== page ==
The River of Souls, McCammon’s fifth book in the Matthew Corbett series, takes Matthew out of New York once again and down to the Carolina Colony outside of Charlestown. After not taking on any “problem solving” assignments for quite a while Matthew is forced into a seemingly easy task – accompanying a young woman in Charlestown to a dance and being paid quite the sum by her father to do so. Matthew finds it odd that they need to pay so much, and search so far away, for a date but surmises it is because this woman is so ugly she cannot find a date closer to home. Of course, if this were true the book would not be particularly interesting. It turns out that the young woman is essentially being stalked and her stalker, Magnus Muldoon, keeps challenging anyone else who pursues her by either running them out-of-town or murdering them.
No such thing, of course, happens to Matthew and he is able to use his intellect to humiliate Magnus into leaving town for good. If this seems slightly unbelievable, which it is, you have to suspend disbelief just one more time as Matthew decides to track Magnus down and turn him into a gentleman for no particular reason. It is once Matthew reaches Magnus’ house that the story begins to get interesting. On a nearby plantation three slaves are accused of killing of killing the master’s daughter and escape up a supposedly cursed river, with the towns people, Matthew, and Magnus in hot pursuit, seeking either reward money, justice, or truth.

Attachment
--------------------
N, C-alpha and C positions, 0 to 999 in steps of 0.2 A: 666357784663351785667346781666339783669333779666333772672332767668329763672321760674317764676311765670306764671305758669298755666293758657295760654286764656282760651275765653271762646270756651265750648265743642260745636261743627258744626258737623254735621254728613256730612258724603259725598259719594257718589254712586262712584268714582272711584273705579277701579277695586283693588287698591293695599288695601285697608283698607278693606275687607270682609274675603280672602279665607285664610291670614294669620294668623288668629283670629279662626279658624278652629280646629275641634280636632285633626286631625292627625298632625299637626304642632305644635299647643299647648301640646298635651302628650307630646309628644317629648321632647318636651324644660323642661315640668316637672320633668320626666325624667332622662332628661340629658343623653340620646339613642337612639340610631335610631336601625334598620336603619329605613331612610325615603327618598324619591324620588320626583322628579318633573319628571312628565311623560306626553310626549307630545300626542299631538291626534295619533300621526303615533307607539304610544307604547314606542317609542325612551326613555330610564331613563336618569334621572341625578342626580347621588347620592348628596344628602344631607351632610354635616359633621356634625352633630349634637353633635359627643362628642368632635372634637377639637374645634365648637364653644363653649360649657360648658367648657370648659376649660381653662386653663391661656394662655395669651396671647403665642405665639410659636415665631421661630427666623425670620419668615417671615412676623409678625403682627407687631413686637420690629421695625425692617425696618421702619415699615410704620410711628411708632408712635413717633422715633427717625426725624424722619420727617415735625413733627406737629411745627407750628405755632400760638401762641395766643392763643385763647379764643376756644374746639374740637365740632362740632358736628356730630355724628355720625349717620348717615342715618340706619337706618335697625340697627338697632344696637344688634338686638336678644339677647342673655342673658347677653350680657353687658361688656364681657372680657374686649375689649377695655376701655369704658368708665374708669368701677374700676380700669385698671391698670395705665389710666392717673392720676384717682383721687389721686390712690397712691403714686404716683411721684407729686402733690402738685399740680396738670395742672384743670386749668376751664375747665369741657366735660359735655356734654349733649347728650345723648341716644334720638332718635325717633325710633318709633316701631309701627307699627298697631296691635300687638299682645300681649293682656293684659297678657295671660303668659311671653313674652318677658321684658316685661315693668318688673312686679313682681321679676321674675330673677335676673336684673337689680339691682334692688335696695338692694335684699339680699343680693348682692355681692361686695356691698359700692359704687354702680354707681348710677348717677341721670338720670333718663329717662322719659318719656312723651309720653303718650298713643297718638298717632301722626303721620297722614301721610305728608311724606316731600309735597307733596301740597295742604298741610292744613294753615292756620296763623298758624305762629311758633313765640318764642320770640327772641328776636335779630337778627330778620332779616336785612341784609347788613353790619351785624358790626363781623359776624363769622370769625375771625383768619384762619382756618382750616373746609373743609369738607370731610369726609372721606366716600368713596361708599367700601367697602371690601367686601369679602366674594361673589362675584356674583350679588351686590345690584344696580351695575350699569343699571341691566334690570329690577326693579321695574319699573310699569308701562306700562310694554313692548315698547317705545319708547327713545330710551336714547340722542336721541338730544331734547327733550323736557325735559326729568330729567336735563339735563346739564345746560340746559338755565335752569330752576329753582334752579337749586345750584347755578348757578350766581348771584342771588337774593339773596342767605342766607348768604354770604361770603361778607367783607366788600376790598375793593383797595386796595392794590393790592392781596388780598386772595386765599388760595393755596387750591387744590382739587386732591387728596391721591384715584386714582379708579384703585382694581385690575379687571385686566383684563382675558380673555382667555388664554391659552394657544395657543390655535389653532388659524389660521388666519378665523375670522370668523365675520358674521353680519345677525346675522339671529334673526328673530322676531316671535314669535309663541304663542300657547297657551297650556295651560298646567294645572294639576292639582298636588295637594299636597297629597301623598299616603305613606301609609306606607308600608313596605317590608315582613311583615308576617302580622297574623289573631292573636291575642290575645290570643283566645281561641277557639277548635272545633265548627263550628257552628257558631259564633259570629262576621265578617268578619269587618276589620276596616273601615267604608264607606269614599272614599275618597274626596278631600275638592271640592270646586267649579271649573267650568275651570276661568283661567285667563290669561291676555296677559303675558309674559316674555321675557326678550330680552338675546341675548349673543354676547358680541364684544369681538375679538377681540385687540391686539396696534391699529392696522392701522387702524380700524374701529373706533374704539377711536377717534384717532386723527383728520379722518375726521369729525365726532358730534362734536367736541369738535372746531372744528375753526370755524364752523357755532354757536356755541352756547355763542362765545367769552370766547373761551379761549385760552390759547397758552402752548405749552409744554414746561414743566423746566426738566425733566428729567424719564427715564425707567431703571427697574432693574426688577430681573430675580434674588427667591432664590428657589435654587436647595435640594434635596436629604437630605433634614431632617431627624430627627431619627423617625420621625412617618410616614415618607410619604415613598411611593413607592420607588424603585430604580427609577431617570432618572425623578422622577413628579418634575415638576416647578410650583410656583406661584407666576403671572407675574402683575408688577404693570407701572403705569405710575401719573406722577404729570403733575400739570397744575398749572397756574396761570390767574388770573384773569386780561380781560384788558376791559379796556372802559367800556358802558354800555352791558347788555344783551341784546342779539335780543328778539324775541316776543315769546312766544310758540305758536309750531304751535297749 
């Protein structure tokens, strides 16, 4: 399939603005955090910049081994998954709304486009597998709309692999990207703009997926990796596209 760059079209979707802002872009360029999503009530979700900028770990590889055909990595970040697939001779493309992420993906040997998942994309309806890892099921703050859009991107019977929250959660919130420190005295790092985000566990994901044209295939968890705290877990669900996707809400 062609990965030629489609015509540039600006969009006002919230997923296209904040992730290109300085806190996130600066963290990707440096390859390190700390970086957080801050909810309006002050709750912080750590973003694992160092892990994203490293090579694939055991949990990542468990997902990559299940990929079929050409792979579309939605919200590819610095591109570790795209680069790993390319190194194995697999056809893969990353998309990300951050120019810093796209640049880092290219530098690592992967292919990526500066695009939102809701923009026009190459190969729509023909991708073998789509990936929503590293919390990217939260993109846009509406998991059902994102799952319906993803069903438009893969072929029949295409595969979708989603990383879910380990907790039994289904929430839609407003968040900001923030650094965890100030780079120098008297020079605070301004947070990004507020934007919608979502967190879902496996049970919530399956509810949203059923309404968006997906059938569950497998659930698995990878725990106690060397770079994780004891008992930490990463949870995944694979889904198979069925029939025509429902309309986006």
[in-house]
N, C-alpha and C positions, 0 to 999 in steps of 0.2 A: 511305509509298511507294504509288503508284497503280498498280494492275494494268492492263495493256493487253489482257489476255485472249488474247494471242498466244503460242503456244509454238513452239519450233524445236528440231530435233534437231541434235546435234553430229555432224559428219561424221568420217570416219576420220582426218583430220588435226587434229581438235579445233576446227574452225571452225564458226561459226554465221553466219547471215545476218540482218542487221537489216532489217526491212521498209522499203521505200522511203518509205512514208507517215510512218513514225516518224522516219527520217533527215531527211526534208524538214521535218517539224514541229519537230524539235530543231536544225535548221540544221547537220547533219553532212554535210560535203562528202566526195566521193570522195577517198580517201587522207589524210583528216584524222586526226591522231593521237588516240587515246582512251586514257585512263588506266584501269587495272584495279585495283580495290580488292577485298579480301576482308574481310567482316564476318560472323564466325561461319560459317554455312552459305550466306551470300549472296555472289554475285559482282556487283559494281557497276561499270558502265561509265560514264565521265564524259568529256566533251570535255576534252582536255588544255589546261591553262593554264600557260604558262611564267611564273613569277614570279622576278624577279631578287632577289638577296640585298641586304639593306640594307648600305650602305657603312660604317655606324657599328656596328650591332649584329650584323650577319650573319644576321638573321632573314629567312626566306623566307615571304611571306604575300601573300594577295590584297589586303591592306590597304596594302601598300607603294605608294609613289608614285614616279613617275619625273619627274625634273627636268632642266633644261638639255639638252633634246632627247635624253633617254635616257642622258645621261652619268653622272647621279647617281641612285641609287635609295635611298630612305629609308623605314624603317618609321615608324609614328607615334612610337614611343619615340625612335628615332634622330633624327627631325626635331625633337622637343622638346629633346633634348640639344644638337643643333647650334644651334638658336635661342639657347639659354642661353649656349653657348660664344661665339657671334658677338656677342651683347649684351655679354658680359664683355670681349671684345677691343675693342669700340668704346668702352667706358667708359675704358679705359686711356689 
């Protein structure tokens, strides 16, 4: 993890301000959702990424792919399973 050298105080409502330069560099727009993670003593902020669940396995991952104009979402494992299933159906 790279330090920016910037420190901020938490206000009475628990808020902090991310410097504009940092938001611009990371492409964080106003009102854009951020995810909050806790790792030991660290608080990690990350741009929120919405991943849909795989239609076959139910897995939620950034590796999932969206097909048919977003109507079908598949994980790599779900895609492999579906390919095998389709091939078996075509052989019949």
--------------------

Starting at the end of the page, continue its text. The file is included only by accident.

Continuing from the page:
Once Matthew sets up off the river the story really gets interesting. Like the rest of the Matthew Corbett series Matthew is placed in a series of life threatening situations that seem next to impossible to escape. It is compelling reading to see just how he saves himself, yet again.
I had high hopes for this book when I began reading it. My favourite book in this series (and one of my favourite books ever) is the first book, Speaks the Nightbird, so I thought leaving New York might bring the series back to its former glory. Unfortunately, that was not to be, I still enjoyed The River of Souls, just not nearly as much as I hoped. In order to drive the story forward one must make a couple of leaps of faith, believing certain plot points as plausible when they actually make very little sense. Oh well, I am willing to suspend disbelief for the sake of a good story. The story drags a bit until the murder happens and then it becomes a much more compelling read. I did enjoy the recurrence of three characters from earlier in the series, one whose appearance seems pretty insignificant, one who I hoped was dead, and one of whom may be very important in the next book of the series.
Overall, the book was pretty good, but not as great as Sings the Nightbird (but what is, really?).
Price: Free! (from the library)
Genre: Historical mystery
Lost in that story? Towards the middle of the book.